Road Trip – Narcisse, MB

Road Trip – Narcisse, MB

Manitobans love a good roadtrip. We have plenty of reasons to be uncharacteristically boastful about our province. From lush boreal forests to sand dunes – there are adventures for every travel appetite.

Narcisse sign

Narcisse Snake Dens Entry Sign

So that’s why – this past Mother’s Day – we decided to go visit a few thousand garter snakes. Loaded up with appropriate footwear and sunflower seeds, we set out on our day trip. It was obvious that we were soon approaching our destination when the custom fencing appeared along the roadside ditches. Black mesh barriers hug the ground along the highway, providing a vital safety function for garter snakes. The little reptiles don’t stand a chance when matched against a minivan.

Mesh protective fencing to keep the snakes safe from traffic.

Mesh protective fencing to keep the snakes safe from traffic.

Located 170km from Winnipeg, the small town of Narcisse welcomes crowds of inquisitive visitors. Upon entering the site, a volunteer or interpreter advises on proper behaviour. How to pick up a snake, how to deal with “musking”, etc. Harmless, by just as smelly as it sounds.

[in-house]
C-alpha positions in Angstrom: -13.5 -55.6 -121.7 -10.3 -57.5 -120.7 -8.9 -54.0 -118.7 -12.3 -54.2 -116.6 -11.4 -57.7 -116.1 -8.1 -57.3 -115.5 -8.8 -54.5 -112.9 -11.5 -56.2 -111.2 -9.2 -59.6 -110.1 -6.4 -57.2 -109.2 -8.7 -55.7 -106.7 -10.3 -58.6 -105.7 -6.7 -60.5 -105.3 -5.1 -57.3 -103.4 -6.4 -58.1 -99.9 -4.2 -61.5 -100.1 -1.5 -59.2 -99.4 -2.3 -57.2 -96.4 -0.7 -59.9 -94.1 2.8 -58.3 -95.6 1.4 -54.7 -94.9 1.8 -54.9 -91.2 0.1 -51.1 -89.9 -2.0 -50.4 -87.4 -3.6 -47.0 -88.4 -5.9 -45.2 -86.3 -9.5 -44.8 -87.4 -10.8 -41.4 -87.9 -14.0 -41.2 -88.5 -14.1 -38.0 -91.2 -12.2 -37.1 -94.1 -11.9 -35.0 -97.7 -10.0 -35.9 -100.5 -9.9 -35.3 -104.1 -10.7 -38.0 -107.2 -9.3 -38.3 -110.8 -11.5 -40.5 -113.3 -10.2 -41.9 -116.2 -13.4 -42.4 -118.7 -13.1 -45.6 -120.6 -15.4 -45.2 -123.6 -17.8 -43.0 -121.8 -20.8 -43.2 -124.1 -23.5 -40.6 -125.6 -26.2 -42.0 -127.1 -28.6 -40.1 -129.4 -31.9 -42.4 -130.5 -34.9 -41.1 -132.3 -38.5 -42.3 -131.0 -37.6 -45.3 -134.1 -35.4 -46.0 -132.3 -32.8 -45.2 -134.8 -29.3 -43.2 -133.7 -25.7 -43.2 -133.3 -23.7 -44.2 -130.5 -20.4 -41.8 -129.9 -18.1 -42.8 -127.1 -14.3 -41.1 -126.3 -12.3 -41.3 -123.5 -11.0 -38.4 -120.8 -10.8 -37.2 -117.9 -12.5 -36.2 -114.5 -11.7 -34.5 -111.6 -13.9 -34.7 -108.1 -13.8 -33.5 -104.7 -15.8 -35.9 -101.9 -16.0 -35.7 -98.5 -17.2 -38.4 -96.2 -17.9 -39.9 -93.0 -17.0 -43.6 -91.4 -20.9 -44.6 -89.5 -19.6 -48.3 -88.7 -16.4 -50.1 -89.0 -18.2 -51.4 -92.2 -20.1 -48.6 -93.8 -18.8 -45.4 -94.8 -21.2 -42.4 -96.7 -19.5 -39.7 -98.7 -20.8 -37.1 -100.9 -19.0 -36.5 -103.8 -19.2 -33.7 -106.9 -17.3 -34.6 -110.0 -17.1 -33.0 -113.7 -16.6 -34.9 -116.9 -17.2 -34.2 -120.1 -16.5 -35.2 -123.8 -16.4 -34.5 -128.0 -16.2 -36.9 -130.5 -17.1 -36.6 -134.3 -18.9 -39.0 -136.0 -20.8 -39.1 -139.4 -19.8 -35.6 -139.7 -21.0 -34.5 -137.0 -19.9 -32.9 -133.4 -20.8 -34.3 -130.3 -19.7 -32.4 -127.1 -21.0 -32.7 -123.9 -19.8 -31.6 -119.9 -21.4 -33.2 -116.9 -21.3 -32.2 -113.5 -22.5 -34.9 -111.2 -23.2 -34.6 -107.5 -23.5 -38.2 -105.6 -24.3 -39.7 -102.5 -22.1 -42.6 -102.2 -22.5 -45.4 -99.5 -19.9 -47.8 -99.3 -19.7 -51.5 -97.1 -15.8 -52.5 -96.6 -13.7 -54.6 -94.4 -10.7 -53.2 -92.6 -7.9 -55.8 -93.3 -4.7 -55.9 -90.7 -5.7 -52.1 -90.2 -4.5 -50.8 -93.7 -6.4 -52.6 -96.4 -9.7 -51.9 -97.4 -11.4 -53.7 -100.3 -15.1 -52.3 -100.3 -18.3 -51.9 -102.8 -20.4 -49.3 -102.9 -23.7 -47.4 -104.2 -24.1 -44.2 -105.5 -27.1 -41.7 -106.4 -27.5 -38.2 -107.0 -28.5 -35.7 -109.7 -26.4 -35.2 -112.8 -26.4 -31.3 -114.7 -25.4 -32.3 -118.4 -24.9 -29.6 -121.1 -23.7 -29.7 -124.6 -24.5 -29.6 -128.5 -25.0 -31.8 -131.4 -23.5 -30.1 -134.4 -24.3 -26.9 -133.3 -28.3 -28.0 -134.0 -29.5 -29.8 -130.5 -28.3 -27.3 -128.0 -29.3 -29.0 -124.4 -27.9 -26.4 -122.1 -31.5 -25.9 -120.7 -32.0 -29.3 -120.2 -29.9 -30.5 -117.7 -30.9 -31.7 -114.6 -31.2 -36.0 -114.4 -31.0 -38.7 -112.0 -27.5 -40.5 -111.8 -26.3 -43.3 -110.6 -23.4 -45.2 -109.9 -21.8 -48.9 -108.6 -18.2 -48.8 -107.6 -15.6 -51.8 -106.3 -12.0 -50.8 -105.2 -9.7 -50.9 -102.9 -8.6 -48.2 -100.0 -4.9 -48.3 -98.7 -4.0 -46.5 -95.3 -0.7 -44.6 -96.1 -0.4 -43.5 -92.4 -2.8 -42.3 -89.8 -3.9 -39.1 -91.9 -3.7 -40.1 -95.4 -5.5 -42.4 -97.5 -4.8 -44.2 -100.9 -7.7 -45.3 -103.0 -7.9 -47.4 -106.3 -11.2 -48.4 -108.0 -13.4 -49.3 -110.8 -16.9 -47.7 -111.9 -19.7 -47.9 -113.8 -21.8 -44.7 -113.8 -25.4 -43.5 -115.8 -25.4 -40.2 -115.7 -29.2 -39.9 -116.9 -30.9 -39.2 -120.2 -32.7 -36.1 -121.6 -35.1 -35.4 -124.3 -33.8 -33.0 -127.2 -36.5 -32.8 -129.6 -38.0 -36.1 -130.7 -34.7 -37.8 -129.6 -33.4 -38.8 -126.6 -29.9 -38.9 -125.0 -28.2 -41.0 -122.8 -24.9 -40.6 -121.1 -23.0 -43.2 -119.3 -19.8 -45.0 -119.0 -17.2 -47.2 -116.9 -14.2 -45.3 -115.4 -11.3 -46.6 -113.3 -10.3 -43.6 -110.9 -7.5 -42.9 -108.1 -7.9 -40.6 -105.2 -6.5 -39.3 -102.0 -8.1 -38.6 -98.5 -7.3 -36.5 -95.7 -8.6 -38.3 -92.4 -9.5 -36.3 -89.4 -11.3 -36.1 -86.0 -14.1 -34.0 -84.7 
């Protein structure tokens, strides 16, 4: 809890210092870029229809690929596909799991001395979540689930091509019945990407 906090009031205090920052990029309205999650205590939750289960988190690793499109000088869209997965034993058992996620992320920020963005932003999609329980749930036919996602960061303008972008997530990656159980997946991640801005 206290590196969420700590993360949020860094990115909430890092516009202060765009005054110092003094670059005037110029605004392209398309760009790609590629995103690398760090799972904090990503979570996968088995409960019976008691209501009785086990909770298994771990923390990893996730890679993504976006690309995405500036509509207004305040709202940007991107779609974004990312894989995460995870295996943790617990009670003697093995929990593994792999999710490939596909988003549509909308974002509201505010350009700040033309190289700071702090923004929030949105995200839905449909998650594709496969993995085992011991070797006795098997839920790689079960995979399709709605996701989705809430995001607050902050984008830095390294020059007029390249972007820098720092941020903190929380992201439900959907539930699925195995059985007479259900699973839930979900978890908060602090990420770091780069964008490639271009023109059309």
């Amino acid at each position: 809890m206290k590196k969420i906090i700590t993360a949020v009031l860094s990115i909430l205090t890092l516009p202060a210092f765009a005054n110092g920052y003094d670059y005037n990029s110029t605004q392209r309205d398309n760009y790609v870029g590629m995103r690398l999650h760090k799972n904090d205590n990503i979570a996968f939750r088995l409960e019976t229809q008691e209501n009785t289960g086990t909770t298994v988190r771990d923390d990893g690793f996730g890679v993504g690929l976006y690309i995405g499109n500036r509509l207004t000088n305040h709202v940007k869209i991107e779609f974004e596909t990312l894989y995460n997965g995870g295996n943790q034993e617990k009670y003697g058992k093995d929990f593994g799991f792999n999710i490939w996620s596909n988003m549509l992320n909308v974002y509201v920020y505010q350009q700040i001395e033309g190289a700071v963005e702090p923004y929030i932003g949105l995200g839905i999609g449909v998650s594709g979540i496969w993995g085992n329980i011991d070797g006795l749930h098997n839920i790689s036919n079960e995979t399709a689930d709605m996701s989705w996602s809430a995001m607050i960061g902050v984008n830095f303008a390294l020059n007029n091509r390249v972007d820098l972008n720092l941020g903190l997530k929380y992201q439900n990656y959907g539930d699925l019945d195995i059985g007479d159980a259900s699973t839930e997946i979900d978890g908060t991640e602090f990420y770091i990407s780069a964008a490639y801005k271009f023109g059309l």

Receiving instructions from a volunteer.

Receiving instructions from a volunteer.

Following the crushed limestone pathways will lead to separate dens of snake activity. At each den, there is decking and protective rails. Down below is a sight not soon forgotten. But more than seeing the snakes, hearing the snakes is incredible. The sound can best be described as rustling leaves. It can either provide a zen-like calming effect or be like nails-on-a-chalkboard.

Not for the squeamish...

Not for the squeamish…

Walking from one den to another, dusty paths travel through dry grassy fields. It’s often hard to decipher a snake from a long blade of grass. Until it starts to move…

This adventurer was caught climbing up some dry branches.

This adventurer was caught climbing up some dry branches.

Visitors are encouraged to (gently) handle the snakes as a means of furthering education of the species. Naturally, this quickly leads to delighted children and disgusted mothers.

Over recent years, this site has caught the attention of international travel publications, including The New York Times. Here is their recent article.

We will be travelling more across this great province over the summer. Stay tuned for further adventures!

 

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